Forbes magazine recently asked, “Is there any science behind why teens wear hoodies in the summer?”
You may not believe it, but I was a teenager myself. It’s true. I was.
I remember that time Georgie Washington, Tommy Jefferson, Benny Franklin and I were playing outside behind the school and Georgie kept trying to steal dollar coins from us to throw them across the river . Georgie lived across the river and her plan was to collect all the coins after school…
But I digress. The thing is, I was once a real teenager, so I can say unequivocally that there was absolutely no science behind everything we did. Foolishness, stupidity or madness, yes, but not science.
When I was in middle school, elephant bell bottoms were the thing to wear. If your platform shoes were showing, your bells weren’t bulky enough. We could have sewn another full pair of peg pants with all the fabric flowing around our calves, ankles, and toes.
No one ever suggested there was a science behind why we sweep floors just by walking down hallways. Most of the time, we heard adults muttering, “Children, if they had brains, they’d be dangerous.”
Today, as a bonafide senior, I often shake my head when I see teenagers strutting around in 90-degree weather with their hoods tied around their faces. I hear myself mumbling: “Children – if they had a brain …”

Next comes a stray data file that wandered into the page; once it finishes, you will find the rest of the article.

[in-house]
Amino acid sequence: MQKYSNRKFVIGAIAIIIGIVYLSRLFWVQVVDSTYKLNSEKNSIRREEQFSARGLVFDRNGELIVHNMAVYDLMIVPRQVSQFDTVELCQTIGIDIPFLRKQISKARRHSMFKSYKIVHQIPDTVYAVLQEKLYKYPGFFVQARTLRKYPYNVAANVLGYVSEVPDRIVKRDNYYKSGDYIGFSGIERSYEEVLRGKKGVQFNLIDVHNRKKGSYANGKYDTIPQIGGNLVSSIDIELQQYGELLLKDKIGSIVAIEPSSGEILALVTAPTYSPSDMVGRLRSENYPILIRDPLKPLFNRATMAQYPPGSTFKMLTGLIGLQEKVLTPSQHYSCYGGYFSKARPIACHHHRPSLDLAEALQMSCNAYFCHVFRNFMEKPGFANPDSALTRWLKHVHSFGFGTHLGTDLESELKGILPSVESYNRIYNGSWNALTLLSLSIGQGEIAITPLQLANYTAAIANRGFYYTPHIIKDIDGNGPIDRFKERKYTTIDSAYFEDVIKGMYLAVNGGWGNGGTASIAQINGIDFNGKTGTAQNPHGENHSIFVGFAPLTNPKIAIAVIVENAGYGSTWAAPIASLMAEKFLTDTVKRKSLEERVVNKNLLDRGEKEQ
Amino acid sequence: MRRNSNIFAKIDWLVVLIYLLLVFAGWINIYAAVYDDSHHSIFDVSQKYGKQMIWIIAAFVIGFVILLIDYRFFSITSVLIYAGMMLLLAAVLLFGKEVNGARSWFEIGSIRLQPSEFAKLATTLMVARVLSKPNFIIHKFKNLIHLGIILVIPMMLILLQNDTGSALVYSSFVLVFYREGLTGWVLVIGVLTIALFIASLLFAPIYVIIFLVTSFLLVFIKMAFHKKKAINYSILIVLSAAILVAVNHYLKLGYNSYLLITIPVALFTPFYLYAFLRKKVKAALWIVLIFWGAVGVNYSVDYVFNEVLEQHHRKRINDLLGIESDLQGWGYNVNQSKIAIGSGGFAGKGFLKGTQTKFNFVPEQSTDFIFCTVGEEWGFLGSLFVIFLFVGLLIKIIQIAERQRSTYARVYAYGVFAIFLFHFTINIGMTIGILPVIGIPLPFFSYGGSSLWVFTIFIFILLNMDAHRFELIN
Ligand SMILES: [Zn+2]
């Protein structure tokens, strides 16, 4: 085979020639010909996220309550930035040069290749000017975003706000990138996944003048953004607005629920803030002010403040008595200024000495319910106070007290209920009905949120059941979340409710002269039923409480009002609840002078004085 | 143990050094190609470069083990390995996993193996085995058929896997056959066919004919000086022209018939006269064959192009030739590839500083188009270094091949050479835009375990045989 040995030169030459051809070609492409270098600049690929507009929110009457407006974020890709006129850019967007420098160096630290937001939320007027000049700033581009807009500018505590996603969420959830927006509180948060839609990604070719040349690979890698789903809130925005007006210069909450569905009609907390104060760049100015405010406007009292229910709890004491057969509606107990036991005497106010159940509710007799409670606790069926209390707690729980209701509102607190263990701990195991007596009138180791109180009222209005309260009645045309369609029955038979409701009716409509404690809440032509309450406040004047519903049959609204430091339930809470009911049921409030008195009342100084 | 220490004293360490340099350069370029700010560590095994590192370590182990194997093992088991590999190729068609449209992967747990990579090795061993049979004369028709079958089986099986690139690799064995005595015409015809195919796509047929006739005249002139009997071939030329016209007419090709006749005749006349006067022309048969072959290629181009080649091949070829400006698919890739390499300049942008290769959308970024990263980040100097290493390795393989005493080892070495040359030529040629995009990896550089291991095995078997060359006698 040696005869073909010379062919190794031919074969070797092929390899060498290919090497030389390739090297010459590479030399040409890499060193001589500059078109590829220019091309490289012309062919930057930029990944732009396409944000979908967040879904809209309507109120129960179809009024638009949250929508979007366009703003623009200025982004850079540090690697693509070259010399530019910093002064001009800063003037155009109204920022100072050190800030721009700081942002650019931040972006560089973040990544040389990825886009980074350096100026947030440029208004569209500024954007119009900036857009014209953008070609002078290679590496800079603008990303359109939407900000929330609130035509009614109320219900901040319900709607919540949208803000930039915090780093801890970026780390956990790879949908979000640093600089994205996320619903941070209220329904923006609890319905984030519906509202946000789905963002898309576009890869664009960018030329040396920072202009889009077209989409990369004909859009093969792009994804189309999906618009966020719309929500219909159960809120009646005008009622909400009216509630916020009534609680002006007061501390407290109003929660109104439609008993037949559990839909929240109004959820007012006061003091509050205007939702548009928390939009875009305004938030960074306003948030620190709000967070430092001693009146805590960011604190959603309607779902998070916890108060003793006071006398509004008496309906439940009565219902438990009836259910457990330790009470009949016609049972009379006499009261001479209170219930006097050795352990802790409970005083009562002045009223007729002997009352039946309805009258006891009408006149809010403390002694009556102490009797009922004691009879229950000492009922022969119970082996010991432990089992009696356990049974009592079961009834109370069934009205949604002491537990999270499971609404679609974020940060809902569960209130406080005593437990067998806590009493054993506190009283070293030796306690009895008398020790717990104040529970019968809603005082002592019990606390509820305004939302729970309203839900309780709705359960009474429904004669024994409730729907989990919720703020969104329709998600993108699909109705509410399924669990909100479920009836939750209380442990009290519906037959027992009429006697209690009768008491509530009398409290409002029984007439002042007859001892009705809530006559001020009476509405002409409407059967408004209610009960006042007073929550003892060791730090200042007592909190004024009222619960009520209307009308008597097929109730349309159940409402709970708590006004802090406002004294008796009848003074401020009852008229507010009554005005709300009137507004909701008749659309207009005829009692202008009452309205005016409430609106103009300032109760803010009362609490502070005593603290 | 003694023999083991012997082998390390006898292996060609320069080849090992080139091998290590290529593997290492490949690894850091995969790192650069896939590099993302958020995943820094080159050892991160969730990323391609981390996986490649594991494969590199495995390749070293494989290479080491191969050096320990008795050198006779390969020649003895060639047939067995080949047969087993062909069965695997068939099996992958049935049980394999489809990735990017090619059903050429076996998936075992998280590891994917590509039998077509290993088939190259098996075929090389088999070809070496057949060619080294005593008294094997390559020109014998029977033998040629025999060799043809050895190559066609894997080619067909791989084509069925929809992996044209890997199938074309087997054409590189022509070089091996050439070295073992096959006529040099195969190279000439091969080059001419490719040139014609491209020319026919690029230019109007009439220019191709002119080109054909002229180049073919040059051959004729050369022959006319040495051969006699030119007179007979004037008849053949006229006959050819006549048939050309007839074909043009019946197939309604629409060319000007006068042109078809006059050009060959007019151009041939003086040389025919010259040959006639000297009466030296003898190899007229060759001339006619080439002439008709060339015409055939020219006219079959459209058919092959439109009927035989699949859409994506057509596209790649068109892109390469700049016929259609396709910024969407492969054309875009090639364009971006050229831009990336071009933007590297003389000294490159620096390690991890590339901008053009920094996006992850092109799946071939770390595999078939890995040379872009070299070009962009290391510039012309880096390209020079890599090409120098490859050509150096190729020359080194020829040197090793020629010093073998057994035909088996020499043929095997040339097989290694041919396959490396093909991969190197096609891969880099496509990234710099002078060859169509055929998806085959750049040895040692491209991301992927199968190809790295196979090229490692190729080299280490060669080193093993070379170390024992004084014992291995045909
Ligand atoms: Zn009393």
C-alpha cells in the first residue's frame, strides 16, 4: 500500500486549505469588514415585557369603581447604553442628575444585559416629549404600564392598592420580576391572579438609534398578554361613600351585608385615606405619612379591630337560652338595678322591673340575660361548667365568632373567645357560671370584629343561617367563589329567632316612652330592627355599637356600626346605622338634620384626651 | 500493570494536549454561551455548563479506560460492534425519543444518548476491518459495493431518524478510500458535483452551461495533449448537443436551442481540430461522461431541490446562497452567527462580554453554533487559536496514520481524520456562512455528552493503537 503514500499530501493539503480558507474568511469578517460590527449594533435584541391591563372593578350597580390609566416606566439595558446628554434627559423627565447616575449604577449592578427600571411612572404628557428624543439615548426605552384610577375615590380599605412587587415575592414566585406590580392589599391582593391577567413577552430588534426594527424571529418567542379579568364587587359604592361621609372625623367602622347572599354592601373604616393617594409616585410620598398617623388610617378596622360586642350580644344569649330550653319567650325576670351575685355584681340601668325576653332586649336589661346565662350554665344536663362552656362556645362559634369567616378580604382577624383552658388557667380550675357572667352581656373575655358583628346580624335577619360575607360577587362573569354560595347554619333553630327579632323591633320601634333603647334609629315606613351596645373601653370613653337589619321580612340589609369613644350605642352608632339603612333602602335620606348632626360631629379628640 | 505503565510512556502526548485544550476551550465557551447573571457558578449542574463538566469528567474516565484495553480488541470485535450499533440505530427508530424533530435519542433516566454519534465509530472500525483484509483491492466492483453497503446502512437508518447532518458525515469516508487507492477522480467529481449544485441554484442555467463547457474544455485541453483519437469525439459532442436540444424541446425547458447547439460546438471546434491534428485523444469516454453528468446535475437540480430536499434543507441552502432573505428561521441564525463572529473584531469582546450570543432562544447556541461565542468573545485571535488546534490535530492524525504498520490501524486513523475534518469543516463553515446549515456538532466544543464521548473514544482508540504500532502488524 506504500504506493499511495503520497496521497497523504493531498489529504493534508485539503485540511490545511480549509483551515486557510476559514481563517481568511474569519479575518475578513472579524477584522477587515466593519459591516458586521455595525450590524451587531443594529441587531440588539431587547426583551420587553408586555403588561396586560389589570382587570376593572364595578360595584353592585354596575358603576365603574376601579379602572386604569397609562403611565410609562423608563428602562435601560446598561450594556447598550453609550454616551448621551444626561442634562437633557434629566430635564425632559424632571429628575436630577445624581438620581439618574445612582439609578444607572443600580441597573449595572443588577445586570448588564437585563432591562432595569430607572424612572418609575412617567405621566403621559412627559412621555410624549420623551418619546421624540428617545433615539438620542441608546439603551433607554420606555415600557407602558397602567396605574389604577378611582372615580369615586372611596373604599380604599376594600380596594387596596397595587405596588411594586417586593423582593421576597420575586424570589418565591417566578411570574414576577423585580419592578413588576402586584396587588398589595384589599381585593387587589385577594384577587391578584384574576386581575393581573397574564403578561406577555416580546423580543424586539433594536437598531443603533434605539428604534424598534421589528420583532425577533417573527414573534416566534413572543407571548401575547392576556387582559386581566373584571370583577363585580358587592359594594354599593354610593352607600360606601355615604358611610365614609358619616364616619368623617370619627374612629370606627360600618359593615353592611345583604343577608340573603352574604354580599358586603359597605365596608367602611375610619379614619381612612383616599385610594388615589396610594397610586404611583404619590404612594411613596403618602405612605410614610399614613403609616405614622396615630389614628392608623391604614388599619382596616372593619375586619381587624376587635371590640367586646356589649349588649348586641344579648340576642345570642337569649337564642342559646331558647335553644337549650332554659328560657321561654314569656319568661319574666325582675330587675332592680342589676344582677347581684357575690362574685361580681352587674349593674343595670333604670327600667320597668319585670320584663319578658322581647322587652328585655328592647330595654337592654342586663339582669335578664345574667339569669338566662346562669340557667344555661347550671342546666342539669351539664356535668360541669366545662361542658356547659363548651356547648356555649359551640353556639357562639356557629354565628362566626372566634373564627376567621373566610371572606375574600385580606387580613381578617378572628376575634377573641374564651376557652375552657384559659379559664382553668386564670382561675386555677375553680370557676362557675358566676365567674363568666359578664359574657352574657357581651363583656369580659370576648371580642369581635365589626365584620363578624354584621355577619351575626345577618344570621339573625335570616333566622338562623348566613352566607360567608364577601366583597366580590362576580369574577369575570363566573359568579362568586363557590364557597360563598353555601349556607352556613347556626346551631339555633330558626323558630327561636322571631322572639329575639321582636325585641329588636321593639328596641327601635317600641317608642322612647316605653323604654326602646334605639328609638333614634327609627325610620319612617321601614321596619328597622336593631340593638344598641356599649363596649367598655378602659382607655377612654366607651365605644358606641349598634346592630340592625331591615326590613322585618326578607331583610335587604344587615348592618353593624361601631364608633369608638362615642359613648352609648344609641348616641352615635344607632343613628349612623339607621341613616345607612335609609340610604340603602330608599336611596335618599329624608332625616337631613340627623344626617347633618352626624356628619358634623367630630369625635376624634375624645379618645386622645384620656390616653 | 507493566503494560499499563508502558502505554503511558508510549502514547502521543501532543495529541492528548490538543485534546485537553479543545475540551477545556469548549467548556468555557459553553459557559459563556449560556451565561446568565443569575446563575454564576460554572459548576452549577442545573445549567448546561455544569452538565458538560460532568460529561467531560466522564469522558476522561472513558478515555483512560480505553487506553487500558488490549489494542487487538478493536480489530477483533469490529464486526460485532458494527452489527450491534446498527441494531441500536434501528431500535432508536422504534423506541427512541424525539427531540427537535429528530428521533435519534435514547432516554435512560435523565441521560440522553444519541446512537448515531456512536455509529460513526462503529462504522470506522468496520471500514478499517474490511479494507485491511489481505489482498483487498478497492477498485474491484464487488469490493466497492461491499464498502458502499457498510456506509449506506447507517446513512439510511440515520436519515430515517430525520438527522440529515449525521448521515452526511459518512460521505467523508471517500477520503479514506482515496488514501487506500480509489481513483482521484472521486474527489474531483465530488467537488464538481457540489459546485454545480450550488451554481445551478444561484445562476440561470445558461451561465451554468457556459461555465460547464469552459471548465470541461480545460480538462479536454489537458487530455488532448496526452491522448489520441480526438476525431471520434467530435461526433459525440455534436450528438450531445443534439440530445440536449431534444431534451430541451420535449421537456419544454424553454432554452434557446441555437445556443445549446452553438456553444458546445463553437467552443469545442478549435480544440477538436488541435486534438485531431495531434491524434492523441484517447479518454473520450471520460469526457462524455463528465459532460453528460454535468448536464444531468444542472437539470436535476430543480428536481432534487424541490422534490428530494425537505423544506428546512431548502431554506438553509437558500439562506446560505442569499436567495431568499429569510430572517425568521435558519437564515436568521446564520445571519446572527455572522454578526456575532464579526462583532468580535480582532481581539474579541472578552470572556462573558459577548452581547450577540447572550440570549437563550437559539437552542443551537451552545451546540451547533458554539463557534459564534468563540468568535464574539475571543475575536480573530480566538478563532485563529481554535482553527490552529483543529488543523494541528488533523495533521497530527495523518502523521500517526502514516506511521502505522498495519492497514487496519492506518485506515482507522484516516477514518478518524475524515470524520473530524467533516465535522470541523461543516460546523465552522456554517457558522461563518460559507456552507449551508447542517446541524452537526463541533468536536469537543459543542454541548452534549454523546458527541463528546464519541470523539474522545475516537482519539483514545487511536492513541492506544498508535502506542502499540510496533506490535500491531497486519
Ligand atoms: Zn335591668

But I prefer childish logic to so-called everyday adult sense. So I read the Forbes article to find out if there was, in fact, any science involved in summer hoodies. Author Marshall Shepherd – father of a 15-year-old hoodie-wearer, climate scientist and well-known adult – says it does.
Soft outerwear essentially acts like the weighted blankets you wear, he wrote. The popularity of weighted blankets has increased during the coronavirus pandemic because the blanket’s deep pressure therapy elevates levels of the happiness hormone serotonin and the relaxation hormone melatonin while reducing cortisol, the hormone of stress.
Teenagers huddle in hoodies for emotional support, Shepherd claims.
I suspect teenagers mostly wear hoodies to look cool. That’s what we thought elephant bells and platform shoes did for us.
By the time I got to college, overalls became the cool thing to wear. “They’re so comfortable,” cooed the city kids. “I feel so close to nature. Is that why you country people wear them?
A farm sniff of my real overalls—splattered with tractor grease, cow snot, and grain dust—would have dispelled that idea. We wore them out of common sense. “Peel those things out,” Mom shouted. “You don’t stalk that filth around the house.”
In January we wore hoodies under our wetsuits to keep our ears from freezing in ice lobes and breaking. Forget serotonin, melatonin and cortisol. It was the possibility of becoming a cryogenic experience that bothered us.
At the time, Georgie, Tommy, Bennie and I tied hoods around our heads to stop science from happening.
Not only is Cole not a scientist, but he’s never been accused of being a fashion expert either. Educate him at [email protected], the Burton W. Cole page on Facebook or at www.burtonwcole.com.